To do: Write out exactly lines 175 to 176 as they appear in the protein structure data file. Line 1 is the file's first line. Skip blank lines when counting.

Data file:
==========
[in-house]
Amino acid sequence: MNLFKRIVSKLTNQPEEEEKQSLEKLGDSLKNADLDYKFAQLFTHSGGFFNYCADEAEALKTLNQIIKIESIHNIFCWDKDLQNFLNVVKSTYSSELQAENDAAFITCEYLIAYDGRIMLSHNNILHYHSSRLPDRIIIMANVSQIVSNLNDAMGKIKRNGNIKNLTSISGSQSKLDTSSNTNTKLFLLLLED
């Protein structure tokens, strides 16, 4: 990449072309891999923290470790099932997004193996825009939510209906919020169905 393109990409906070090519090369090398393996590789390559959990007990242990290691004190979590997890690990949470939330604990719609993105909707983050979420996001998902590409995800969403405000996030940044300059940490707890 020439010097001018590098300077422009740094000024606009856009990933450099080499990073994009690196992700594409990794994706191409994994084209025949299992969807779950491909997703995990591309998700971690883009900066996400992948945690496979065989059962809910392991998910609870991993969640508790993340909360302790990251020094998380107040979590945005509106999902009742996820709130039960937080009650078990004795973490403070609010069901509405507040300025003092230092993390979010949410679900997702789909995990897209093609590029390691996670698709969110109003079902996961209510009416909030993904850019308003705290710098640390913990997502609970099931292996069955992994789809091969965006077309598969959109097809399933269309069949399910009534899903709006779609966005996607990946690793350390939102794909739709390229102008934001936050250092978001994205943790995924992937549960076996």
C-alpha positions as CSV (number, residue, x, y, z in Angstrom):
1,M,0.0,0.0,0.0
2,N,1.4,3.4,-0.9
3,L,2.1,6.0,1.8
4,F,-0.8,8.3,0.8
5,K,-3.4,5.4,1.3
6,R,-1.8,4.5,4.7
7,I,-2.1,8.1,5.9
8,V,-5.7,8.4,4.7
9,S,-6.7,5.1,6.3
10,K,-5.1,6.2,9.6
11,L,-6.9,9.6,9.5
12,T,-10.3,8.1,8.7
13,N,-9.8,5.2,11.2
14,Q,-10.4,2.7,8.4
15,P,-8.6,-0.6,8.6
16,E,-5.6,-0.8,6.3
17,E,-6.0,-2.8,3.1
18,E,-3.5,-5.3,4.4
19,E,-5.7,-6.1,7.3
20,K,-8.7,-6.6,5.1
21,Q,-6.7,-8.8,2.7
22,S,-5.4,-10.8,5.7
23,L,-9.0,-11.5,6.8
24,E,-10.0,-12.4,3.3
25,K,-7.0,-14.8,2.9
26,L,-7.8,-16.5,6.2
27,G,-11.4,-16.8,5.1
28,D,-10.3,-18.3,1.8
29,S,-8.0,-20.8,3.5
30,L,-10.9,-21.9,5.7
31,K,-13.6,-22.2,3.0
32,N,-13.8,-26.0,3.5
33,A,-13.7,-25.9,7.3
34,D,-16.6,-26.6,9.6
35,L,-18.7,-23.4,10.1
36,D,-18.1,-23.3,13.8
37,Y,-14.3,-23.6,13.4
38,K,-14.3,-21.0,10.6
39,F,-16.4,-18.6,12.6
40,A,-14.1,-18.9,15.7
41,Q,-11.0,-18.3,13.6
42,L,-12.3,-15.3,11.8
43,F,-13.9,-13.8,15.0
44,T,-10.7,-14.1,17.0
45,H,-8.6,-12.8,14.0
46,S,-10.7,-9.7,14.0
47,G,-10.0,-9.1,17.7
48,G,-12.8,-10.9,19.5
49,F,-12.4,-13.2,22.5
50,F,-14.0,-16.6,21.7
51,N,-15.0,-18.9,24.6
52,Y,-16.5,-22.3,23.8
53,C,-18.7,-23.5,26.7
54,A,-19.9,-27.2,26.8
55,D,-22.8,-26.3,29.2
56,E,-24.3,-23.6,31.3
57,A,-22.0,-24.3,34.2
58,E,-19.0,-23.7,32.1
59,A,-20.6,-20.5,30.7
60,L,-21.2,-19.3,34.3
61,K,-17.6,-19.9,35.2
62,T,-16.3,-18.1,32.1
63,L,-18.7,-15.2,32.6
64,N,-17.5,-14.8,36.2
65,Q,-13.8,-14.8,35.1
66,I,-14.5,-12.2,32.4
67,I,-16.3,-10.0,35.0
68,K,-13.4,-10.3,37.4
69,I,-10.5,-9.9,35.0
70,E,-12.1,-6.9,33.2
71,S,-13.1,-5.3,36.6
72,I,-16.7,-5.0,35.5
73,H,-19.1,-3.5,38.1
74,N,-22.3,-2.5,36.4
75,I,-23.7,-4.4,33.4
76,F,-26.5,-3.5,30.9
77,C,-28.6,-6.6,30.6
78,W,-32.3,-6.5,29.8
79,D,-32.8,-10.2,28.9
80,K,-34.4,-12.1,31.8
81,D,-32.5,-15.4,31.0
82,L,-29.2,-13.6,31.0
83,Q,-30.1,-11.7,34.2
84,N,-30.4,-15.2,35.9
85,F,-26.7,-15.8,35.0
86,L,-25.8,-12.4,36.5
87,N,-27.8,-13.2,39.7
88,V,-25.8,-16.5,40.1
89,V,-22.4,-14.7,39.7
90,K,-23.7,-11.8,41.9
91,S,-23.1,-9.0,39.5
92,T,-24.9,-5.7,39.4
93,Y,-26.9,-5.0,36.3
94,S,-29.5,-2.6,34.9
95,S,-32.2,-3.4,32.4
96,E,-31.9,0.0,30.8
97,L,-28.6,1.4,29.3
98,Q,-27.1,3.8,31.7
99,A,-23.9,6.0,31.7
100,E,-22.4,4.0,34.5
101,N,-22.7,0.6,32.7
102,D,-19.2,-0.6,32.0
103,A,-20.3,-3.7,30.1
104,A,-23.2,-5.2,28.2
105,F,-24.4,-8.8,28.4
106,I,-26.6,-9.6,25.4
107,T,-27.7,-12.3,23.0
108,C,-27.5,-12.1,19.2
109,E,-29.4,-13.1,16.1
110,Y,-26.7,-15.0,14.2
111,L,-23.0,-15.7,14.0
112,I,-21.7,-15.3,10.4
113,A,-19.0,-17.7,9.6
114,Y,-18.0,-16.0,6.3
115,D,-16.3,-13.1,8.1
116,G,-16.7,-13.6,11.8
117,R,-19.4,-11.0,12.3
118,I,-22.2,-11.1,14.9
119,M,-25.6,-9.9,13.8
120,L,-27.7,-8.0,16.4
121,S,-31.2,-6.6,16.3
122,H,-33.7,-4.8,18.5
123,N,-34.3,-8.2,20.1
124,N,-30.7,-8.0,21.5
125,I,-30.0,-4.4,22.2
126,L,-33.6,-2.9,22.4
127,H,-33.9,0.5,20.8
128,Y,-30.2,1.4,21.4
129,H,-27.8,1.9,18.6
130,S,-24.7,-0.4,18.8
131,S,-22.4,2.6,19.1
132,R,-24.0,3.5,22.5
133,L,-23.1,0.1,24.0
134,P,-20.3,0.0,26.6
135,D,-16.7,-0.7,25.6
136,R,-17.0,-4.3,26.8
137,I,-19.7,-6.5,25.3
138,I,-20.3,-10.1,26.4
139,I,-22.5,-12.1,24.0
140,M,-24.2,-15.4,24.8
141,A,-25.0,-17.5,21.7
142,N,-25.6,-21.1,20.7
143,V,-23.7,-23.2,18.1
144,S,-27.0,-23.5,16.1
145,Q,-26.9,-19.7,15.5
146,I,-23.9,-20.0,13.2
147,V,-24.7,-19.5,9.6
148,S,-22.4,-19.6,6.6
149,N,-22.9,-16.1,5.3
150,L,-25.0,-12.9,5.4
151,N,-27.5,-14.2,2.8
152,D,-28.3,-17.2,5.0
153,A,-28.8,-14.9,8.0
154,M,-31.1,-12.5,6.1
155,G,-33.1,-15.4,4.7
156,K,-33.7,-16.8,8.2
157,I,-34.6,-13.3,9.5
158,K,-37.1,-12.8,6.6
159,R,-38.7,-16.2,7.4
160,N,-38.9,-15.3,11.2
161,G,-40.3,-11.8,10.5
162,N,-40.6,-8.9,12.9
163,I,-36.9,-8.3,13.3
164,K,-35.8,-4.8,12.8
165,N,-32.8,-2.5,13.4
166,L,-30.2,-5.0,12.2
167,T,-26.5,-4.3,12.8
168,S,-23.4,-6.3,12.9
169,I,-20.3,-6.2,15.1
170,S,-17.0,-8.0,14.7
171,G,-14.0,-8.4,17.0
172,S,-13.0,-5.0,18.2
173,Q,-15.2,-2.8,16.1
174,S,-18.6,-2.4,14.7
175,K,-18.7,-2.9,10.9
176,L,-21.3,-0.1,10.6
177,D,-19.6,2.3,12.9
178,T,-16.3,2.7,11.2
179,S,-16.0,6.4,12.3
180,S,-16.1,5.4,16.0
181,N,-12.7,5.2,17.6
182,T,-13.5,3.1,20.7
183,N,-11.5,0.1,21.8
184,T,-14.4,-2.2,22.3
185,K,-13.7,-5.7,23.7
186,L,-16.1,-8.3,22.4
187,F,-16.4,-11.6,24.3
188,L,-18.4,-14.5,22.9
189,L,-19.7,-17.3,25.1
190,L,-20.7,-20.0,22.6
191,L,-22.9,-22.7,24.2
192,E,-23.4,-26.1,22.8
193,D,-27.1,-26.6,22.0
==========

171,G,-14.0,-8.4,17.0
172,S,-13.0,-5.0,18.2